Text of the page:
In these down trodden financial times, it serves no one to sit on their hands and merely gripe about the bleak climate. Sometimes you actually have to get off your keister and find a way to improve it. On Saturday morning, civic-minded, business-minded and vanity-minded citizens of Fullerton — men and women alike — made a beeline for Lux Aveda Salon/Spa to do just that.
While we’re all too familiar with the flash mob sensation, there’s a new trend or meme that everyone benefits from known as a cash mob. The concept is pretty basic: with at least $20 in mad money, members of a community organize a couple of hours in a day to shop en masse in a locally-owned establishment; effectively supporting the small business and uplifting the area economy.
Lux itself was a wonderful choice for the Chamber of Commerce to host their first stimulus event. Recently merging their GardenWalk location with their Fullerton home base due to recession pangs, owners Wade Zylstra and James Cook showed off a refurbished, sleek and chic full-service salon and beauty spa.
Aside from the mimosas and light refreshments, guests were treated to complimentary hand and arm massages, mini makeup demos and given an overview of Aveda homecare regimens by their impeccable staff. Taking a brief tour of the facilities, the tony interiors and accoutrements were clearly worthy of any posh parlors in more affluent zip codes. As a result of the cash mob, the neighborhood was introduced (or re-introduced) to the superlative services offered at Lux and they in turn amped their clientele base and rang up $1,000 in sales.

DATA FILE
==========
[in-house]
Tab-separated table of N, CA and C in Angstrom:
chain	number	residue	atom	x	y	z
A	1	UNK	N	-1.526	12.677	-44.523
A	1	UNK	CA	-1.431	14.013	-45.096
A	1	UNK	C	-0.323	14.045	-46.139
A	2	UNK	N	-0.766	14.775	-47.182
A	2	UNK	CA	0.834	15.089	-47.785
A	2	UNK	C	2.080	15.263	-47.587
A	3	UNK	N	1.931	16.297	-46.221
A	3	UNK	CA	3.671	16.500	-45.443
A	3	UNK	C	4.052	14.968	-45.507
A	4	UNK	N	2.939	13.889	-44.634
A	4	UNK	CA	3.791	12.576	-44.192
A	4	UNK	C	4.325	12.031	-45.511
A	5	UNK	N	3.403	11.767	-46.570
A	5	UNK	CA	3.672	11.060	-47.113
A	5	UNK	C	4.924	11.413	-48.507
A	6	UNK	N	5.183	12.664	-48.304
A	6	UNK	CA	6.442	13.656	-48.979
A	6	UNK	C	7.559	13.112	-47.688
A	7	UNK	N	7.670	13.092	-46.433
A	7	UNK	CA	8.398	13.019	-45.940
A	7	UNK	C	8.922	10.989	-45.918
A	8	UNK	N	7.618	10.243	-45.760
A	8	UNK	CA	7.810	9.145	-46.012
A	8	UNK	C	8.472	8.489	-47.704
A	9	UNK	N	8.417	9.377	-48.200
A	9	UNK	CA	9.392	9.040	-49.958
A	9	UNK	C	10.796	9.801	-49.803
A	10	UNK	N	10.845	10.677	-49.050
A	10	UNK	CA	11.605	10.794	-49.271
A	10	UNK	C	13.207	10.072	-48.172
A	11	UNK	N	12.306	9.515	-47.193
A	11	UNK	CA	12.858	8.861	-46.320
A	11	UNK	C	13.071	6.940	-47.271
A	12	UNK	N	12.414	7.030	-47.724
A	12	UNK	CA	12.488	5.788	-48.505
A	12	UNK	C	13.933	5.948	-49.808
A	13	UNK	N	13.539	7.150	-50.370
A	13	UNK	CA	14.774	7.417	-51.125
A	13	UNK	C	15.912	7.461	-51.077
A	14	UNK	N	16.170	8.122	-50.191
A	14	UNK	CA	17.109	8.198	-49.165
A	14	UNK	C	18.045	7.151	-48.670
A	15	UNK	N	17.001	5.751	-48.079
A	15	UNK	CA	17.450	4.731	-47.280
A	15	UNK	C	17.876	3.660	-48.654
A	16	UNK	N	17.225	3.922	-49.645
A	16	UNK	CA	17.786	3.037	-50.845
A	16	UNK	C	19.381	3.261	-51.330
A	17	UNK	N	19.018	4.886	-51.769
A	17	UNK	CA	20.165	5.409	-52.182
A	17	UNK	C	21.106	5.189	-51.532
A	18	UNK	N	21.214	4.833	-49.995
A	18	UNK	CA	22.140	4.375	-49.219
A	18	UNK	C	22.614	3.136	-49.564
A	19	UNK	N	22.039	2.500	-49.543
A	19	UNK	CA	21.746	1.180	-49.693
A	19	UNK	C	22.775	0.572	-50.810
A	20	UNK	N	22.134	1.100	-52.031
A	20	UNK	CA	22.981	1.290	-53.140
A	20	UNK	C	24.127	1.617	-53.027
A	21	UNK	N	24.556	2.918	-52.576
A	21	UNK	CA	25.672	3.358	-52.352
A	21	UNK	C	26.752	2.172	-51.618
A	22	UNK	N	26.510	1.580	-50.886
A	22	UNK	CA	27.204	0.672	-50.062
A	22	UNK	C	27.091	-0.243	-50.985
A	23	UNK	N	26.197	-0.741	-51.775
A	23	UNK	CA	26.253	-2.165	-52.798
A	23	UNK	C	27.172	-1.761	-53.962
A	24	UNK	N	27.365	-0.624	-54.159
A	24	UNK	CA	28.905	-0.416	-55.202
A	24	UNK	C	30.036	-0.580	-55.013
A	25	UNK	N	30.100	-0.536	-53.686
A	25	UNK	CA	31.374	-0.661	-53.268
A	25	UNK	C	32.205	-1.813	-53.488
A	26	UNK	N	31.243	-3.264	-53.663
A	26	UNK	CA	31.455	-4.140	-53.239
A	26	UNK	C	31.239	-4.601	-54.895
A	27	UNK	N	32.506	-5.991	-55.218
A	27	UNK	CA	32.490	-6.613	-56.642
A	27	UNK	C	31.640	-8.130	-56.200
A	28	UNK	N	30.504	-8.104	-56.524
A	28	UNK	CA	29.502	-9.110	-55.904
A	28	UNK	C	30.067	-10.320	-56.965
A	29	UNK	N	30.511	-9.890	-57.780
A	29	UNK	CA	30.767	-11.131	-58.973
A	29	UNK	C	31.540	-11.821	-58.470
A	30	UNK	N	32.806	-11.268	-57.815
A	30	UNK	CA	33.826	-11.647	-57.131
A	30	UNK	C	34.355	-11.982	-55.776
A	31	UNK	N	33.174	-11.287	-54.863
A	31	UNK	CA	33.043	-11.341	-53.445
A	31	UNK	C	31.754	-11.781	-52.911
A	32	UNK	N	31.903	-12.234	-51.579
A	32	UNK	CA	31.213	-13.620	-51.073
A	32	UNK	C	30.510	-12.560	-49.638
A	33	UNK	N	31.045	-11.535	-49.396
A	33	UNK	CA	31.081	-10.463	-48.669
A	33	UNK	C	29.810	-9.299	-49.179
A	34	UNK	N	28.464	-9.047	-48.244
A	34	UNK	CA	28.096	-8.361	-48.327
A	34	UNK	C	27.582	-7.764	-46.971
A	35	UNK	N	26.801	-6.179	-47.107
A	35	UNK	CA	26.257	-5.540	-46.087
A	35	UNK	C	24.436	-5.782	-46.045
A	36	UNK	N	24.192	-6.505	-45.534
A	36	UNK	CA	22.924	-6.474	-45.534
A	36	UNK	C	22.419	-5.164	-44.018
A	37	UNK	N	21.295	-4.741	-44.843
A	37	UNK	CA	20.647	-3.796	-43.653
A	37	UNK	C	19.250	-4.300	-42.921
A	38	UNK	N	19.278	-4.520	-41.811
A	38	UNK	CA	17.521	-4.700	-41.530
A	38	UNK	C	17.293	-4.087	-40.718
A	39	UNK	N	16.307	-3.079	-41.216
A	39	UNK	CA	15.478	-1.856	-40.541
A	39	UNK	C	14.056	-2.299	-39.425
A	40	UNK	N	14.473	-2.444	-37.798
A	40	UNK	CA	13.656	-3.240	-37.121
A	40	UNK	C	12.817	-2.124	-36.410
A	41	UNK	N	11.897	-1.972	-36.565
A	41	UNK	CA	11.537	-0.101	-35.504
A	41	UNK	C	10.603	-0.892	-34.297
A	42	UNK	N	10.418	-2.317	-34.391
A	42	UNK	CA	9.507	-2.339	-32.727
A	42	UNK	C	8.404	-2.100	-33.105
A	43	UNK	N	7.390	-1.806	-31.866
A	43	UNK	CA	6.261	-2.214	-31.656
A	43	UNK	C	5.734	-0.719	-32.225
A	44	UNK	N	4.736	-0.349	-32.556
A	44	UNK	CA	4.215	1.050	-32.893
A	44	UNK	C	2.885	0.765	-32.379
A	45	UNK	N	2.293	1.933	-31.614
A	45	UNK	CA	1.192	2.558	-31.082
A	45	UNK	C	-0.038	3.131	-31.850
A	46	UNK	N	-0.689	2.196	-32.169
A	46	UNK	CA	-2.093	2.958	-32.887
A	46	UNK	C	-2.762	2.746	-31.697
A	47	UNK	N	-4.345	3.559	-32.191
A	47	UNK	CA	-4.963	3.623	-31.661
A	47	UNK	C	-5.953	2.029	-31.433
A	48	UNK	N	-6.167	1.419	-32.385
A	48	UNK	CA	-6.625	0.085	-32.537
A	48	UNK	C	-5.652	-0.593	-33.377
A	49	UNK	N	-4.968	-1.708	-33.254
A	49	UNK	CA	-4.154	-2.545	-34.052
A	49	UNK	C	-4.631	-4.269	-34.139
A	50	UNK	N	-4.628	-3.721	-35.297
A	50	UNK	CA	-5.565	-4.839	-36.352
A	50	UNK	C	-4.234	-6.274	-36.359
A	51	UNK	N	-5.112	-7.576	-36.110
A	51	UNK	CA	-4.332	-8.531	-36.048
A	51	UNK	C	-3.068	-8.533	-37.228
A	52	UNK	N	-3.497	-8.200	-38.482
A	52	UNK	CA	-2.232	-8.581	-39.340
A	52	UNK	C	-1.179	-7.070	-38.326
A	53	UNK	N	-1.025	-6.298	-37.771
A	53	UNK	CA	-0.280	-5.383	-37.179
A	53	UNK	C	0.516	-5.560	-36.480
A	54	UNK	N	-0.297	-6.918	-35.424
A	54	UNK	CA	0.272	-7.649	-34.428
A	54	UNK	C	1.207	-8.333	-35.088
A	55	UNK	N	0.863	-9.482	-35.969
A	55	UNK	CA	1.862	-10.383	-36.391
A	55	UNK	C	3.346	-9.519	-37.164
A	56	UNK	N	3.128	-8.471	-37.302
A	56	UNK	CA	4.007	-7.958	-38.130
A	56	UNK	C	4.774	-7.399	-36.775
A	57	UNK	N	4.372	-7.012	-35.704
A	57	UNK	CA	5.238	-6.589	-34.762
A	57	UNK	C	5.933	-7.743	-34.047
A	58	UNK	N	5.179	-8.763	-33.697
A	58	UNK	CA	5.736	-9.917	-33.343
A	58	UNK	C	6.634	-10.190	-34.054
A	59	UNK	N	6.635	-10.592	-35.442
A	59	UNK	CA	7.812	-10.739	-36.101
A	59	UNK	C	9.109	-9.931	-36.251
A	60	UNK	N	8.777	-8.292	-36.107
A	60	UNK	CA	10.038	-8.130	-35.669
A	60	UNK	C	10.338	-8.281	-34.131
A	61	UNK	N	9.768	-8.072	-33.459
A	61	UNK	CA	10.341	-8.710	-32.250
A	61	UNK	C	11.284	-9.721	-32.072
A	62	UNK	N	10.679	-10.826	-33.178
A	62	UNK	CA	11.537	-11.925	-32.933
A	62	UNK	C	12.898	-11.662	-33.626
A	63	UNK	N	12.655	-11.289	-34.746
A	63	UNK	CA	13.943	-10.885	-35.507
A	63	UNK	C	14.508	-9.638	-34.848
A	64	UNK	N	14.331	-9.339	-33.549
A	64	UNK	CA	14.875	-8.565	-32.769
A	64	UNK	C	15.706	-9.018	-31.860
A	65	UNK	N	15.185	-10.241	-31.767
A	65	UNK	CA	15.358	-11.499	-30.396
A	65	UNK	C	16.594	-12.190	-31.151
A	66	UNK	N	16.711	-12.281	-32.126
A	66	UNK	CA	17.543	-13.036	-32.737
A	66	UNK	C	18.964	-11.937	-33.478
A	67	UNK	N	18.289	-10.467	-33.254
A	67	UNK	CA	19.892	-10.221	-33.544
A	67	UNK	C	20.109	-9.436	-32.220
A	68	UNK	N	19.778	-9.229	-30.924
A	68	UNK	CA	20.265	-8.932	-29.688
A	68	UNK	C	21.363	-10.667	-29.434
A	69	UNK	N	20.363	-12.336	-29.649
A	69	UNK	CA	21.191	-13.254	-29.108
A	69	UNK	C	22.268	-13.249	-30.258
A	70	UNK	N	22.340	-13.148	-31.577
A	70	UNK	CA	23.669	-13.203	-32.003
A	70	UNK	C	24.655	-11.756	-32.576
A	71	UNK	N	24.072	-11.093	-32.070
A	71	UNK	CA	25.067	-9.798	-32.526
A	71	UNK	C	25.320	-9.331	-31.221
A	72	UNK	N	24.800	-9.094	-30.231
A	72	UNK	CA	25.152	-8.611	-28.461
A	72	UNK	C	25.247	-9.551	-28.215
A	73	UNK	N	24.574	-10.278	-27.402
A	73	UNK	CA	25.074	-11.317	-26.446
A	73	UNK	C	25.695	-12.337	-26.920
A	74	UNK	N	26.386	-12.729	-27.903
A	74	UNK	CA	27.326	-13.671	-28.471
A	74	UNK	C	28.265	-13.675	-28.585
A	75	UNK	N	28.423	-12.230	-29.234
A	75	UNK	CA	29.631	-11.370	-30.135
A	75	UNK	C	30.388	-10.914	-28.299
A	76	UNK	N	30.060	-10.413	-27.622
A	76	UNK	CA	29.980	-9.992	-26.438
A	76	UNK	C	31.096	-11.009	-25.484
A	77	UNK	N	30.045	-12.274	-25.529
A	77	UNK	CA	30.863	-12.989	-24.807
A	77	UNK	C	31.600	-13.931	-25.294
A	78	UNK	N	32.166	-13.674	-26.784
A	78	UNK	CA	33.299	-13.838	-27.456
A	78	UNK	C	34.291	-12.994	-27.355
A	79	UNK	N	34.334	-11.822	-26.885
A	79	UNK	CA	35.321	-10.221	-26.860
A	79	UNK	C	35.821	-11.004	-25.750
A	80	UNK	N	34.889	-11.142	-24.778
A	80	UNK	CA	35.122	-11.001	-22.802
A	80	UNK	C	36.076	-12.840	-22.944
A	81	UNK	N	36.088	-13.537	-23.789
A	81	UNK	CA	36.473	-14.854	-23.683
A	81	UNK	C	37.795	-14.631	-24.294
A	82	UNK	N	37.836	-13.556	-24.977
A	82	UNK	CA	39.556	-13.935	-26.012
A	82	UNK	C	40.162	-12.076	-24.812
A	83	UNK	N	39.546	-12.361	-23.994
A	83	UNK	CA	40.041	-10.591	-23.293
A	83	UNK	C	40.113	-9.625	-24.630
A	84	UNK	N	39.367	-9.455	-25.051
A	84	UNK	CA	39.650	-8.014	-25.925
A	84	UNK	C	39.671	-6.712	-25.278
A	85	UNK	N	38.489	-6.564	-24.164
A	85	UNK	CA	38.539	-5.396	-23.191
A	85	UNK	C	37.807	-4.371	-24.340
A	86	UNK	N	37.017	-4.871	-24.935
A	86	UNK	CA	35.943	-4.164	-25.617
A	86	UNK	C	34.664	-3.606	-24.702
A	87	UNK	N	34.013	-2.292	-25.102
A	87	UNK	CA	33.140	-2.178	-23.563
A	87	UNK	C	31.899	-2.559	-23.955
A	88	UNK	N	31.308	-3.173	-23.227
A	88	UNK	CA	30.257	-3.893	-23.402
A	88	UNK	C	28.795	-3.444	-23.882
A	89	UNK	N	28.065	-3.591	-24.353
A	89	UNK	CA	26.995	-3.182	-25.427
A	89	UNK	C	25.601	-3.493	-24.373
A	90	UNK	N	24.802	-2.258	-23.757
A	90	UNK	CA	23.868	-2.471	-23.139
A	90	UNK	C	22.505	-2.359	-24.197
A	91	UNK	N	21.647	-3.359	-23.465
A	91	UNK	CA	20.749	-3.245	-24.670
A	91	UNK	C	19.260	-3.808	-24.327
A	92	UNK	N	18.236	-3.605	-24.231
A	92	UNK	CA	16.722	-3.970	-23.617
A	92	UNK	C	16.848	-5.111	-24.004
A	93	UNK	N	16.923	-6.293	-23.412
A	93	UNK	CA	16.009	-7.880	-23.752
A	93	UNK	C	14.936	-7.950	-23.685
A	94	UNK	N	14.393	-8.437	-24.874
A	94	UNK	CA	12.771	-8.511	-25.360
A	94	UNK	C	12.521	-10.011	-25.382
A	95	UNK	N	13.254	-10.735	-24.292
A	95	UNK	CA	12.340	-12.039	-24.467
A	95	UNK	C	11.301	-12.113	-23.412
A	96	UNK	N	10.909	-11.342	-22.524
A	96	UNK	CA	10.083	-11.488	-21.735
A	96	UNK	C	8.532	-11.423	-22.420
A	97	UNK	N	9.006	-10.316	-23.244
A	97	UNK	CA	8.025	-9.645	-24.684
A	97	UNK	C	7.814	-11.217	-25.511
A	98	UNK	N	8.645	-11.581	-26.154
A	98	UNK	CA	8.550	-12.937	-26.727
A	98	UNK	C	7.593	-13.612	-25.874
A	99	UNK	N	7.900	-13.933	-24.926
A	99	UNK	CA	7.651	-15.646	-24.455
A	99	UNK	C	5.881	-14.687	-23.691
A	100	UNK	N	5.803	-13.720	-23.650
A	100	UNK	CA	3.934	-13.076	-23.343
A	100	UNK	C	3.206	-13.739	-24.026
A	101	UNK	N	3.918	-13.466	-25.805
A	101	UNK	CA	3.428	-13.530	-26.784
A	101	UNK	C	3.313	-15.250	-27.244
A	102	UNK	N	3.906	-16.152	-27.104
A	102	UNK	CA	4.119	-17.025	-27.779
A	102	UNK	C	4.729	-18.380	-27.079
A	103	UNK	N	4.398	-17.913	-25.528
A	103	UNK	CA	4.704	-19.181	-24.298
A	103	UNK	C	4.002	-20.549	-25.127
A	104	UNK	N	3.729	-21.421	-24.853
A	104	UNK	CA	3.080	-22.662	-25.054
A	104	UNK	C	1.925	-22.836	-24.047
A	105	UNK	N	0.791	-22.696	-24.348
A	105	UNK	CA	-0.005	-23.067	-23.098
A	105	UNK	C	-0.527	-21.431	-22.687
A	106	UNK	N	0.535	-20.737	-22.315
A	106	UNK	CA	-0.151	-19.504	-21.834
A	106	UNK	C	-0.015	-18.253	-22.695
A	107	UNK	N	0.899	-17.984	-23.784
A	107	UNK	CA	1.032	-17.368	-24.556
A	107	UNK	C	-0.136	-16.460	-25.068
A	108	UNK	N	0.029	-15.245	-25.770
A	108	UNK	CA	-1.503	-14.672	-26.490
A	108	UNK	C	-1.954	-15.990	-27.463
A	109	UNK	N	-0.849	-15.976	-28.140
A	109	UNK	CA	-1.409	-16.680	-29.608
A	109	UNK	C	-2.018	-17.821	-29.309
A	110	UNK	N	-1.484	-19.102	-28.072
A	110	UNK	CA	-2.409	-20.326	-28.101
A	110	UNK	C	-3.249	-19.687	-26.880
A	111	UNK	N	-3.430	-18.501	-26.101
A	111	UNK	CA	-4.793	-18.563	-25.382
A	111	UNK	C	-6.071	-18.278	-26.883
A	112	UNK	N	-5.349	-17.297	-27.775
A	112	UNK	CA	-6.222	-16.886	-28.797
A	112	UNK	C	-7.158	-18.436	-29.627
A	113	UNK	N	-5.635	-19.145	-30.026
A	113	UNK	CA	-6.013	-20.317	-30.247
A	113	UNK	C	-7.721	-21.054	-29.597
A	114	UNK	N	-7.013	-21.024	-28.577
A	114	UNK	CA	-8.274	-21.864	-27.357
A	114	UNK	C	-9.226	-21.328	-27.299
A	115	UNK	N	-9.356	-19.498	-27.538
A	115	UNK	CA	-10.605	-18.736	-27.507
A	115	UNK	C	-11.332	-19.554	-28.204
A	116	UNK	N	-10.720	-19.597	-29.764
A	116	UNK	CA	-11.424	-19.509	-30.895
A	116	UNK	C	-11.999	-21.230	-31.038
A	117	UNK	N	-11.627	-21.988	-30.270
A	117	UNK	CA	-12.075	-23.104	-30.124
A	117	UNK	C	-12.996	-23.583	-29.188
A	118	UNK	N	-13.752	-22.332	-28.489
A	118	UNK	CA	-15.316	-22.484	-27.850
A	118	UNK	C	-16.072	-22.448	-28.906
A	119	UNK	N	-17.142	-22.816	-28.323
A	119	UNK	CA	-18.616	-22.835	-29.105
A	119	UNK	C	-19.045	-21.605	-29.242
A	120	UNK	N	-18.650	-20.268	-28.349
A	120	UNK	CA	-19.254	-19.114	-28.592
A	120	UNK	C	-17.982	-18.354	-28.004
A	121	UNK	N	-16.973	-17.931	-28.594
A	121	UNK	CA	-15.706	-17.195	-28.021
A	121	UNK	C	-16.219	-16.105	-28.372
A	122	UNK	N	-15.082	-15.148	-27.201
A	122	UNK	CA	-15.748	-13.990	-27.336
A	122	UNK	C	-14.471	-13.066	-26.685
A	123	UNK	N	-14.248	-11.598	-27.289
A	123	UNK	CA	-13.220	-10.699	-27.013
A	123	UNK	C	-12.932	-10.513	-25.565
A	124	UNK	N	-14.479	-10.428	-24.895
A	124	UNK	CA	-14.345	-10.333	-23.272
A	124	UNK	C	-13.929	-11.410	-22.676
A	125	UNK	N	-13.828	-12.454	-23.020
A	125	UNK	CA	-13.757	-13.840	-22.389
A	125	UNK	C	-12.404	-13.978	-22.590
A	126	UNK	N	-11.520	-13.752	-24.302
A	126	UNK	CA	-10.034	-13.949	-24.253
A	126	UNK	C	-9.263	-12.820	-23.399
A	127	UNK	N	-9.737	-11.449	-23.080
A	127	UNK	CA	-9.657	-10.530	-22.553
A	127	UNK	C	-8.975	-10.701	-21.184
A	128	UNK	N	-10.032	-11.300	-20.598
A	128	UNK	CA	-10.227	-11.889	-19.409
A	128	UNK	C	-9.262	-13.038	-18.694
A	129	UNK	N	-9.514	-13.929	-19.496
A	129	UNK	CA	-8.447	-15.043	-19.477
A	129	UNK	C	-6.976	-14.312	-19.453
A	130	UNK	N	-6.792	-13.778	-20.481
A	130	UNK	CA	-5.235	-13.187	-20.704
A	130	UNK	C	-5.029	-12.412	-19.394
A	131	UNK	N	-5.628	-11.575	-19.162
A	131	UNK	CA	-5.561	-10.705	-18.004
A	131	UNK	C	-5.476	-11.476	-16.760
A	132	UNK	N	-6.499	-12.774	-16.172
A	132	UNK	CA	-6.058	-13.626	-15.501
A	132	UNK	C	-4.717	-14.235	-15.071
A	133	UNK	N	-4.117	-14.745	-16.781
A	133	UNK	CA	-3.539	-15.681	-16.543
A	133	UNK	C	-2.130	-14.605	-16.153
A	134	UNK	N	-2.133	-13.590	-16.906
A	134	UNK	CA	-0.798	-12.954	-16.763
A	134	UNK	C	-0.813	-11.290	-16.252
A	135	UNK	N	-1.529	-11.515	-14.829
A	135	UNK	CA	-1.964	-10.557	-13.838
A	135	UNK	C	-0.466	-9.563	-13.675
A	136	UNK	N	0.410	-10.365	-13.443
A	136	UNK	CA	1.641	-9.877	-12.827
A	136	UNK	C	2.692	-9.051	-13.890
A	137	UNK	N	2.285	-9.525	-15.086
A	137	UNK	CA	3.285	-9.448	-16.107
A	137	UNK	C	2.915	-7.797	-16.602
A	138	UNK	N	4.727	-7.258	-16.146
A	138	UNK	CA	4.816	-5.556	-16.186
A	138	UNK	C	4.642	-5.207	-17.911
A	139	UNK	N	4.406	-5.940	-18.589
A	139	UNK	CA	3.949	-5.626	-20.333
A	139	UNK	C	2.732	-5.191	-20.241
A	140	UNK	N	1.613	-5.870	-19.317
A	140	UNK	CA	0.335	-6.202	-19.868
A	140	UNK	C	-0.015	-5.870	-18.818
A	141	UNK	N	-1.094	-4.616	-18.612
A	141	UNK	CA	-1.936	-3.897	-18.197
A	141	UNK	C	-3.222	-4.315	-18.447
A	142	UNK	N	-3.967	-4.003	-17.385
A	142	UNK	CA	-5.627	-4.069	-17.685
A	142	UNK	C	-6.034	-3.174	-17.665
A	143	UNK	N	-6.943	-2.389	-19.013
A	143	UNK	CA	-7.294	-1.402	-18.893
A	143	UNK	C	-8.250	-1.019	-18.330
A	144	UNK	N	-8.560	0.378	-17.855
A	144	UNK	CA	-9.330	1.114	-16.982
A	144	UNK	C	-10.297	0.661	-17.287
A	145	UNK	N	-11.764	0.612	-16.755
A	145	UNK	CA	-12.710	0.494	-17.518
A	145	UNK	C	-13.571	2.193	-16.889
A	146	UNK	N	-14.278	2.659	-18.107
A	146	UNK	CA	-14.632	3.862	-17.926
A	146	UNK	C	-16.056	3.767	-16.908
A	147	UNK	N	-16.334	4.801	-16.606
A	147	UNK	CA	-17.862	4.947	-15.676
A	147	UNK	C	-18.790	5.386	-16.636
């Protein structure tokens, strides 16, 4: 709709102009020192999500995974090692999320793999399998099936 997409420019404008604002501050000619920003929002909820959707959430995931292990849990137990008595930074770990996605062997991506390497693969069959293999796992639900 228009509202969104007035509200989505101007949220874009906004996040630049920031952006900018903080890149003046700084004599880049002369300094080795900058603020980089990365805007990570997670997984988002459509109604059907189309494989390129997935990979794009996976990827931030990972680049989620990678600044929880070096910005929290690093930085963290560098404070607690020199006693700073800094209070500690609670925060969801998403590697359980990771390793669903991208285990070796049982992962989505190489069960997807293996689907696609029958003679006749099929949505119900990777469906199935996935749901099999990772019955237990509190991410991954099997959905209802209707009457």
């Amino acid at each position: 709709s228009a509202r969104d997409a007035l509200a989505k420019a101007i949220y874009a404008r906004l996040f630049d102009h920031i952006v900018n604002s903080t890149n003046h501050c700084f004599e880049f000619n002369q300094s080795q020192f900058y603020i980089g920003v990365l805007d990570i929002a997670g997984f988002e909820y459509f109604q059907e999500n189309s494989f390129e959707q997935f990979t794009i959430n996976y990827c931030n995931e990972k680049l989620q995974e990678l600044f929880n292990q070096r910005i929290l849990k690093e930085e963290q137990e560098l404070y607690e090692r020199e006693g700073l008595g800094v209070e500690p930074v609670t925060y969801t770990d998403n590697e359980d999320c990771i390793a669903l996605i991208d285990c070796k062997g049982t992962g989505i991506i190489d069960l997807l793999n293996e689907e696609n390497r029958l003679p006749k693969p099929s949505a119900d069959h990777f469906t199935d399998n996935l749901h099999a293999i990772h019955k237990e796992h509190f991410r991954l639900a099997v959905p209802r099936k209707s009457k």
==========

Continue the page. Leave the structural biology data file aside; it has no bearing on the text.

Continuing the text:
The idea of a cash mob was first started by Chris Smith, a blogger and engineer from Buffalo, New York, when he urged more than 100 people to purchase items from City Wine Merchant on August 5, 2011. Smith described the phenomena as a “reverse Groupon” meant to make a “chance for business owners to begin building a longer-term relationship with customers”.
A few months later, a group of people living in Cleveland, led by attorney Andrew Samtoy, then went on to corral around 40 people to shop at a local bookstore. Through social media, the publicity spawned more and more events with nearly 200 already cropping up in 35 states and a handful of countries.
While this might be a tepid fad in other locales — primarily because no one’s technically in charge of the movement — involvement by the Fullerton Chamber of Commerce ensures that cash mobs in our town will definitely endure longer than last year’s lipstick shade. Ka-ching!
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Corky Nepomuceno has 62 post(s) on Fullerton Foundry